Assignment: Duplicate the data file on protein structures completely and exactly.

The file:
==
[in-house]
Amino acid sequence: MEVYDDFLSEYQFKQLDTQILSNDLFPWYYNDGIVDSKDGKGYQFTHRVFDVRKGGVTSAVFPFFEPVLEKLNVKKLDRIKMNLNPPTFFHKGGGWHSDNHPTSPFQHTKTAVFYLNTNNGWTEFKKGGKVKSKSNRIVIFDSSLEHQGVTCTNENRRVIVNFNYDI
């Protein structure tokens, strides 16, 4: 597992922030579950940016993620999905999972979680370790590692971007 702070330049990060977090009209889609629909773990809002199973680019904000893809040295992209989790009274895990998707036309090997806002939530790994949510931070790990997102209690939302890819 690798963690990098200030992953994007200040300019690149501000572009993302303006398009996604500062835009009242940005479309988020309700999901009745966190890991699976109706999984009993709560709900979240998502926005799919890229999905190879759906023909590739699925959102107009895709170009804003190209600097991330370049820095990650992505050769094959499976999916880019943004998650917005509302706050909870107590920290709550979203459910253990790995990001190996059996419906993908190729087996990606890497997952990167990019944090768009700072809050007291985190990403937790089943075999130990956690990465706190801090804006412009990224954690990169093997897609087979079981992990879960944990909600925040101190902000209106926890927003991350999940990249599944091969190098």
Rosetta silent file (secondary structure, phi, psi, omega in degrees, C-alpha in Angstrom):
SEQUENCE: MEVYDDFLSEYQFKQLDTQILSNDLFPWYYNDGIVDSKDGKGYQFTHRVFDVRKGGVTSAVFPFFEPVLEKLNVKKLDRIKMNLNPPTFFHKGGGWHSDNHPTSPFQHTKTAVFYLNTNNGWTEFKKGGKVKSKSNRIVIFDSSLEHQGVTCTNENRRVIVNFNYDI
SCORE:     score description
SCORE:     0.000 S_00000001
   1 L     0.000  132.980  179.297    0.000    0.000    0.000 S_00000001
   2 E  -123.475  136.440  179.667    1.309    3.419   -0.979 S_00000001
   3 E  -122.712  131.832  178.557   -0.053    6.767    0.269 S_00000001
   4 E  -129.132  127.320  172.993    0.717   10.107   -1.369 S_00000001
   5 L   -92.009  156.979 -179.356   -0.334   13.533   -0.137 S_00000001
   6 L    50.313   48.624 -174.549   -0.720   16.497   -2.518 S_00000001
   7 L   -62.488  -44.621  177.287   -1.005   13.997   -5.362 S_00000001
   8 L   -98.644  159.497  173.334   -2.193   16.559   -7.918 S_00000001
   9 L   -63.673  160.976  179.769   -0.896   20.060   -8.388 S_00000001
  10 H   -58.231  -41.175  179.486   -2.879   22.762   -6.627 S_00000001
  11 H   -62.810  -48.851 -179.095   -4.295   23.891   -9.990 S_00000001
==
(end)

[in-house]
Amino acid sequence: MEVYDDFLSEYQFKQLDTQILSNDLFPWYYNDGIVDSKDGKGYQFTHRVFDVRKGGVTSAVFPFFEPVLEKLNVKKLDRIKMNLNPPTFFHKGGGWHSDNHPTSPFQHTKTAVFYLNTNNGWTEFKKGGKVKSKSNRIVIFDSSLEHQGVTCTNENRRVIVNFNYDI
């Protein structure tokens, strides 16, 4: 597992922030579950940016993620999905999972979680370790590692971007 702070330049990060977090009209889609629909773990809002199973680019904000893809040295992209989790009274895990998707036309090997806002939530790994949510931070790990997102209690939302890819 690798963690990098200030992953994007200040300019690149501000572009993302303006398009996604500062835009009242940005479309988020309700999901009745966190890991699976109706999984009993709560709900979240998502926005799919890229999905190879759906023909590739699925959102107009895709170009804003190209600097991330370049820095990650992505050769094959499976999916880019943004998650917005509302706050909870107590920290709550979203459910253990790995990001190996059996419906993908190729087996990606890497997952990167990019944090768009700072809050007291985190990403937790089943075999130990956690990465706190801090804006412009990224954690990169093997897609087979079981992990879960944990909600925040101190902000209106926890927003991350999940990249599944091969190098």
Rosetta silent file (secondary structure, phi, psi, omega in degrees, C-alpha in Angstrom):
SEQUENCE: MEVYDDFLSEYQFKQLDTQILSNDLFPWYYNDGIVDSKDGKGYQFTHRVFDVRKGGVTSAVFPFFEPVLEKLNVKKLDRIKMNLNPPTFFHKGGGWHSDNHPTSPFQHTKTAVFYLNTNNGWTEFKKGGKVKSKSNRIVIFDSSLEHQGVTCTNENRRVIVNFNYDI
SCORE:     score description
SCORE:     0.000 S_00000001
   1 L     0.000  132.980  179.297    0.000    0.000    0.000 S_00000001
   2 E  -123.475  136.440  179.667    1.309    3.419   -0.979 S_00000001
   3 E  -122.712  131.832  178.557   -0.053    6.767    0.269 S_00000001
   4 E  -129.132  127.320  172.993    0.717   10.107   -1.369 S_00000001
   5 L   -92.009  156.979 -179.356   -0.334   13.533   -0.137 S_00000001
   6 L    50.313   48.624 -174.549   -0.720   16.497   -2.518 S_00000001
   7 L   -62.488  -44.621  177.287   -1.005   13.997   -5.362 S_00000001
   8 L   -98.644  159.497  173.334   -2.193   16.559   -7.918 S_00000001
   9 L   -63.673  160.976  179.769   -0.896   20.060   -8.388 S_00000001
  10 H   -58.231  -41.175  179.486   -2.879   22.762   -6.627 S_00000001
  11 H   -62.810  -48.851 -179.095   -4.295   23.891   -9.990 S_00000001